80km West (Part 2)

March 2011.
Narodichi district, Ukraine. 80km West of the the city of Chernobyl.

It’s the 11th of March, when an earthquake with a magnitude of 9,1 strikes Japan. The following Tsunami waves hit the coast and damage the Fukushima Nuclear Power Plant causing a chain reaction and another level 7 meltdown, almost 25 years after the Chernobyl catastrophy.
The Company running the Fukushima Power plant refuses to show the true scale of the catastrophy, but has to give in and order the evacuation of some 150.000 residents in a 20km radius around the destroyed reactor.
I am traveling in Russia at the moment, when I hear the horrible news.
I wonder what people in the Chernobyl exclusion zone think about the events in Japan so I am stopping by for another visit, one year after my last encounter with the residents of the zone…

The city of Narodichi lies at the edge of the contaminated area.
The map (located in front of the city museum) shows inhabited settlements (circled dot), half abandoned (black half circle) and uninhabited settlements (black) in the region of Narodichi district.
The city’s inhabitants were evacuated at first, but after a few month it was dicided that people could come back to their homes since radiation levels were barely acceptable for living. Nowadays the city is more than half abandoned, with little infrastructure and very few possibilities to find work. Even selling vegetables isn’t quite lucrative for the locals because everything that goes to Kiev’s market places has to be labled with the district it was grown, and buyers are still very sceptical with vegetable from that infamous region.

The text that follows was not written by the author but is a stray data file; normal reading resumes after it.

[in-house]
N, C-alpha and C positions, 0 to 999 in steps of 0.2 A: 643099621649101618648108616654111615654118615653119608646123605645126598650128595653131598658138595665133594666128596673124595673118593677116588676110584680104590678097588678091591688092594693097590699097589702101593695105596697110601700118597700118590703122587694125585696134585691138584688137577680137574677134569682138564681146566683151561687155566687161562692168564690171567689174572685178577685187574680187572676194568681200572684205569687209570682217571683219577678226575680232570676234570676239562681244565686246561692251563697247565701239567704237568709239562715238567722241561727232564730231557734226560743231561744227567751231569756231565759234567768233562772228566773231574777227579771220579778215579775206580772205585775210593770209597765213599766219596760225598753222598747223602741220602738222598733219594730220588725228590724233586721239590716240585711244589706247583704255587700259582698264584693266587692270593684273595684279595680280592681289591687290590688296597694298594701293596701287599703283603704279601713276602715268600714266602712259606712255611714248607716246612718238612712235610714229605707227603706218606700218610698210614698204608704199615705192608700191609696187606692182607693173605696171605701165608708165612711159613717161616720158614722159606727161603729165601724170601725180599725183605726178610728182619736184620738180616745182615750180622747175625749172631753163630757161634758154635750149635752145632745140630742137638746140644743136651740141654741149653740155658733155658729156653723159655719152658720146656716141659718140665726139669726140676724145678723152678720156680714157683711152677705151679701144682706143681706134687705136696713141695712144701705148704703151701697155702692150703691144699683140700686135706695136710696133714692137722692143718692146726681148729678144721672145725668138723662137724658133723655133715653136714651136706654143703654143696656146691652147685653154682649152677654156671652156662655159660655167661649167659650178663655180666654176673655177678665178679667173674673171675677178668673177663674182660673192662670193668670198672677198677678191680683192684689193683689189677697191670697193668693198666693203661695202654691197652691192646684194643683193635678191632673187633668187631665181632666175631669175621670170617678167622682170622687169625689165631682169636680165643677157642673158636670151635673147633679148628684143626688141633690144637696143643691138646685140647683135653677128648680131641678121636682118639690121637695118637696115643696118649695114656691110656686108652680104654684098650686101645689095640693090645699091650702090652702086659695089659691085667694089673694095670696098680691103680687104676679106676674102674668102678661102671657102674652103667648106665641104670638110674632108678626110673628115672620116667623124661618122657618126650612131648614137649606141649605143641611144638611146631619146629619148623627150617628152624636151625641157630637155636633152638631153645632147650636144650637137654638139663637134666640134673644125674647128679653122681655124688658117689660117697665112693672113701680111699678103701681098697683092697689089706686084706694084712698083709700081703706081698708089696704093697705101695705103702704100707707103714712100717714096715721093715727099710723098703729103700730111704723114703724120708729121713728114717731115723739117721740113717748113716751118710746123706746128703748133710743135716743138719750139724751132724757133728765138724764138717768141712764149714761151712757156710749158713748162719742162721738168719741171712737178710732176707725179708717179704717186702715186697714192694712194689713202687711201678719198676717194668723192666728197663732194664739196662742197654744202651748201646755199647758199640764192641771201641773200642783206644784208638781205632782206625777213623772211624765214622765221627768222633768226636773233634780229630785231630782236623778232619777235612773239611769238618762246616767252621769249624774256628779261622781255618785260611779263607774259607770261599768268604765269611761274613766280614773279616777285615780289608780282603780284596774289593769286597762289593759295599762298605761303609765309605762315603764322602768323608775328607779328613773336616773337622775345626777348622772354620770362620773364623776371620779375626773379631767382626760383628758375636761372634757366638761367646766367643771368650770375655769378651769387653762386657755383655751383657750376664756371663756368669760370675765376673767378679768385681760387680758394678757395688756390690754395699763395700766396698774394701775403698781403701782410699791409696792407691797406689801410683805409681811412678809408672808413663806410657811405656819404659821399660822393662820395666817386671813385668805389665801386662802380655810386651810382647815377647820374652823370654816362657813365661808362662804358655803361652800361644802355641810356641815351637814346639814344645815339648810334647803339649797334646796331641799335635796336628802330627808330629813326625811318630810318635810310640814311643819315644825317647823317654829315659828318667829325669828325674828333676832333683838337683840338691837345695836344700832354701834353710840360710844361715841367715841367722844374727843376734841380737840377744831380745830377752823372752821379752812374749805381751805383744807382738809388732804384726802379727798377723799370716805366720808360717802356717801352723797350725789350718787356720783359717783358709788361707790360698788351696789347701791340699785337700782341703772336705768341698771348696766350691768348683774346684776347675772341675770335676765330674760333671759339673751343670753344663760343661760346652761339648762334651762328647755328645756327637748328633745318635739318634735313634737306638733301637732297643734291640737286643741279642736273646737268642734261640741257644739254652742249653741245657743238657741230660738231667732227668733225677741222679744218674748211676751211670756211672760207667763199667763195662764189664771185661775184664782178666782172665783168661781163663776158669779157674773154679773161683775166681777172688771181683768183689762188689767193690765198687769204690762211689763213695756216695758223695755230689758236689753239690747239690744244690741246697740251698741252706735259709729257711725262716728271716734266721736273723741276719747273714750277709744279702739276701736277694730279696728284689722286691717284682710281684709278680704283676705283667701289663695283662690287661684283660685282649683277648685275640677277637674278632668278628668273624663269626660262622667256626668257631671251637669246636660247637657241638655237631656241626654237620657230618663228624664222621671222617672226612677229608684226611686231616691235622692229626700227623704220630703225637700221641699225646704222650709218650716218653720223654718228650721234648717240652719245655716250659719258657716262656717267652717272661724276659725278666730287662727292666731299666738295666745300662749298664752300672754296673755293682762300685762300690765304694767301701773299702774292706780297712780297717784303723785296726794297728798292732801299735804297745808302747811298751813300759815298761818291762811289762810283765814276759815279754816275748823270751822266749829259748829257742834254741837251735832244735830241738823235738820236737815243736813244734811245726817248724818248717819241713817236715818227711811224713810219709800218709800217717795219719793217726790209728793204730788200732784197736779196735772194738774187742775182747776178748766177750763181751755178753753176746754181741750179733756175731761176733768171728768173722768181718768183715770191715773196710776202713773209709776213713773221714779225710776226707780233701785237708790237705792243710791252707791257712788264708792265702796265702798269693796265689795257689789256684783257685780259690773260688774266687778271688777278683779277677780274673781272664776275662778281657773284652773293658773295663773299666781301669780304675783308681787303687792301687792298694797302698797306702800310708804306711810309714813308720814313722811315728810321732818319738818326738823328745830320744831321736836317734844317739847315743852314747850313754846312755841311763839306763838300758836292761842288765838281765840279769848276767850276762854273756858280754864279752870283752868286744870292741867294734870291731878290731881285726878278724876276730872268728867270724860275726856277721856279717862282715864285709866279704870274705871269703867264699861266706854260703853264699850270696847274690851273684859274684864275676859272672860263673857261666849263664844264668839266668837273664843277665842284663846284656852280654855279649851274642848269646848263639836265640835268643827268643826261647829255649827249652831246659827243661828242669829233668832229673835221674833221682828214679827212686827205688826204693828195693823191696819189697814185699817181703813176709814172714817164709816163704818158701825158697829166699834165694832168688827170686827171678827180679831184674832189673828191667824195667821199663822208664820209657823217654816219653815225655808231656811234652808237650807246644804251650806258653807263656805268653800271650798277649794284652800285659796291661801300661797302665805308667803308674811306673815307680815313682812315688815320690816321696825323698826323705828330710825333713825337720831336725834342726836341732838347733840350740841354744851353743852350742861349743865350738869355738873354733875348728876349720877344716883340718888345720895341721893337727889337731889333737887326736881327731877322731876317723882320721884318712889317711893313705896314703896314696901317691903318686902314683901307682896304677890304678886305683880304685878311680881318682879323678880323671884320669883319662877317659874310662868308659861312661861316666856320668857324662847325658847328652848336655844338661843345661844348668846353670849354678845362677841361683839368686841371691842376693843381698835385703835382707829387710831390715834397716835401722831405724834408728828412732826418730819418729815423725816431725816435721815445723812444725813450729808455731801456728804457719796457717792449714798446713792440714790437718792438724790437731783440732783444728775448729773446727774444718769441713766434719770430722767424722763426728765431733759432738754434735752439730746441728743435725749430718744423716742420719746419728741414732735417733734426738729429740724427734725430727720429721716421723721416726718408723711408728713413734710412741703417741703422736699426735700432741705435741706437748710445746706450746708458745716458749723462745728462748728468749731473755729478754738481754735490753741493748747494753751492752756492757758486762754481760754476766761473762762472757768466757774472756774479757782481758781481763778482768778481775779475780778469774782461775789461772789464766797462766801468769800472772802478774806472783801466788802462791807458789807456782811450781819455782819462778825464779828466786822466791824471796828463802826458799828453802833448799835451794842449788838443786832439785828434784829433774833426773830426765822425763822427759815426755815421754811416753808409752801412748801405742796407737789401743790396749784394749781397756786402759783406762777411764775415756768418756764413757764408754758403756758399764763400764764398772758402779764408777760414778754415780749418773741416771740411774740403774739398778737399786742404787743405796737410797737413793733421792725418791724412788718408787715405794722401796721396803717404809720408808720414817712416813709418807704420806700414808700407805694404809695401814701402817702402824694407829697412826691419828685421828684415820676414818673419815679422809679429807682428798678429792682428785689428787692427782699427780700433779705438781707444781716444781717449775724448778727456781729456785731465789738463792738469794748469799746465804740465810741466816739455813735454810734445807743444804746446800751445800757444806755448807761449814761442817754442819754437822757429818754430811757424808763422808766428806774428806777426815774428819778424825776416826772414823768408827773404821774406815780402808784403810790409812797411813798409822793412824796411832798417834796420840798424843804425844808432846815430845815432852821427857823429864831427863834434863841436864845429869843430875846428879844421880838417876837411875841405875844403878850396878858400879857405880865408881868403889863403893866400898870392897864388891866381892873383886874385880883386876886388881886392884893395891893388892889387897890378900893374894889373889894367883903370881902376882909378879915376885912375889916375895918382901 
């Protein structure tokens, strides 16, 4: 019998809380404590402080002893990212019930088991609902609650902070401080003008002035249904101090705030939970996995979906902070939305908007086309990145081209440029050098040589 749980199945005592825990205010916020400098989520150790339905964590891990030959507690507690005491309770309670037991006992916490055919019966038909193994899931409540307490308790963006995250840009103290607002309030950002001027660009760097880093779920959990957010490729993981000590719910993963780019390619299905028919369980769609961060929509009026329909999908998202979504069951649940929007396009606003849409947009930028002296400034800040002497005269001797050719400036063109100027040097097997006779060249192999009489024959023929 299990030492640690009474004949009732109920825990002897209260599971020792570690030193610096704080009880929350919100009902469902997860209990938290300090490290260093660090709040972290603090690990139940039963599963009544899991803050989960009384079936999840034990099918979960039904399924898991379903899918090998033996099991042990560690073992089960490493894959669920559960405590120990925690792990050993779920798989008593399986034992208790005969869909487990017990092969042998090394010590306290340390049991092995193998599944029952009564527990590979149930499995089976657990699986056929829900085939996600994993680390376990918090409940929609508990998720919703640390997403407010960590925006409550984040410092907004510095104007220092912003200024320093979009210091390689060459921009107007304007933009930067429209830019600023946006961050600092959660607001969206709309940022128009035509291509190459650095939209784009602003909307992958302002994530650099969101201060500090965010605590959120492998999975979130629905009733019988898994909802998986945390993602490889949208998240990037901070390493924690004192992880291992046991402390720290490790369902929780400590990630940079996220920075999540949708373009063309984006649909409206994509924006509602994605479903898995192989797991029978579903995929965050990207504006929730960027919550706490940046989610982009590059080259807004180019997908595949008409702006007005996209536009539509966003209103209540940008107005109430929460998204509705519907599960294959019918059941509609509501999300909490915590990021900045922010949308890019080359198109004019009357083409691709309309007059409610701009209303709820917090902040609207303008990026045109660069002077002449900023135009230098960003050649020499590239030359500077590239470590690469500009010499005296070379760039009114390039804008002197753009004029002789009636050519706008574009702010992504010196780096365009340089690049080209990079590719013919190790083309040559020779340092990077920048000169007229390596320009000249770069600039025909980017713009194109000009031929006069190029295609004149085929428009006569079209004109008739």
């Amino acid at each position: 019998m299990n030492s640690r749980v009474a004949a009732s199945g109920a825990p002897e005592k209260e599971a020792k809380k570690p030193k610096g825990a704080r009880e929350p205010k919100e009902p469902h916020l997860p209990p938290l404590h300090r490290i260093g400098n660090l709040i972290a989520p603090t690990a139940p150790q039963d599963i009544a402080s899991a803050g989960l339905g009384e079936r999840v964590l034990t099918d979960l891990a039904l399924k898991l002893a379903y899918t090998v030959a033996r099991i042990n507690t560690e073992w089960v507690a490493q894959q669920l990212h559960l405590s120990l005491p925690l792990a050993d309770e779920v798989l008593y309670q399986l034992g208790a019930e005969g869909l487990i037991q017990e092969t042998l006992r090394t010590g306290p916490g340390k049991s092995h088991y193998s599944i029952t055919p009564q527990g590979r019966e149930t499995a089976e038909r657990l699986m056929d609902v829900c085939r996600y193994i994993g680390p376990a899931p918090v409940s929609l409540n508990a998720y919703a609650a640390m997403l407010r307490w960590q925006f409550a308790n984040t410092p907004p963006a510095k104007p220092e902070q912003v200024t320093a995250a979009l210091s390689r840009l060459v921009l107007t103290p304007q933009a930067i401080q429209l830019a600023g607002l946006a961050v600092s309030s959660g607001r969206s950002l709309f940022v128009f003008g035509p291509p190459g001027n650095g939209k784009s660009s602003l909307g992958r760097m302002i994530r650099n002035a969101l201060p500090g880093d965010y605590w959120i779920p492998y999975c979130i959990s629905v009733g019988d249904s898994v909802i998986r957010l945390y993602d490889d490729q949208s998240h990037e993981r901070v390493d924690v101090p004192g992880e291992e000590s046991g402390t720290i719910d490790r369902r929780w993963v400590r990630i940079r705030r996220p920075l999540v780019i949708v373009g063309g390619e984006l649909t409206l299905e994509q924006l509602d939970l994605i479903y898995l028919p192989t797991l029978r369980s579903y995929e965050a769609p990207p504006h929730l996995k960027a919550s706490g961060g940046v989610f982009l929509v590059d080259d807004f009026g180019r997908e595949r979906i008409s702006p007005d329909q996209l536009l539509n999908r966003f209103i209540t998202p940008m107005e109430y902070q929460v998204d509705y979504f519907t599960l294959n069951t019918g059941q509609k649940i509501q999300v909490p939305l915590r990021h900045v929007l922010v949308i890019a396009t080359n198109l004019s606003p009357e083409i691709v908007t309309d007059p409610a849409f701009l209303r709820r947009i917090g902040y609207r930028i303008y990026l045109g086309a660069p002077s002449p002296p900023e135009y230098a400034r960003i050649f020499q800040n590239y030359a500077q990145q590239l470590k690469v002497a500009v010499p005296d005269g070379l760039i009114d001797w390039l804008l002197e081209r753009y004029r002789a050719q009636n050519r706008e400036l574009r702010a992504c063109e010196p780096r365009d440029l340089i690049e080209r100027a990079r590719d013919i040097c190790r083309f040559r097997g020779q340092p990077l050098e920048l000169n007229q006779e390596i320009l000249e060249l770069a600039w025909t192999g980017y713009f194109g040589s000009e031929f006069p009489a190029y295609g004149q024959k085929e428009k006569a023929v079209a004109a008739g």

Lenin overlooking the central square of Narodichi
The faded pictures of the Кращи люди району, the “Most honorable People”, were removed from the memorial in the city’s central square.

The only direct road in the direction of the capital Kiev forms a dam to stretch over the wide valley of the river Унс. A vast area on the other side of the river had been badly contaminated and was therefor evacuated completely after the accident. North of Narodichi the border to Belarus is very close.

Many people still suffer from sicknesses, but the old lady where I spent the night in Narodichi got it the worst. She lost both of her sons in the following years of the disaster: One just went missing suddenly, the other one died of Leucemia after he solved as a cleanup worker (Liquidator) at the reactor site.

“Kulinarija”, abandoned food store.

Старе Шарне, abandoned village near Narodichi

In the Marshrutka on the way back to Kiev, I finally get to ask a local about the events in Japan. The woman waves her arm and says in Ukrainian, something like: “As if anyone would have honestly thought that Chernobyl was the very last time..”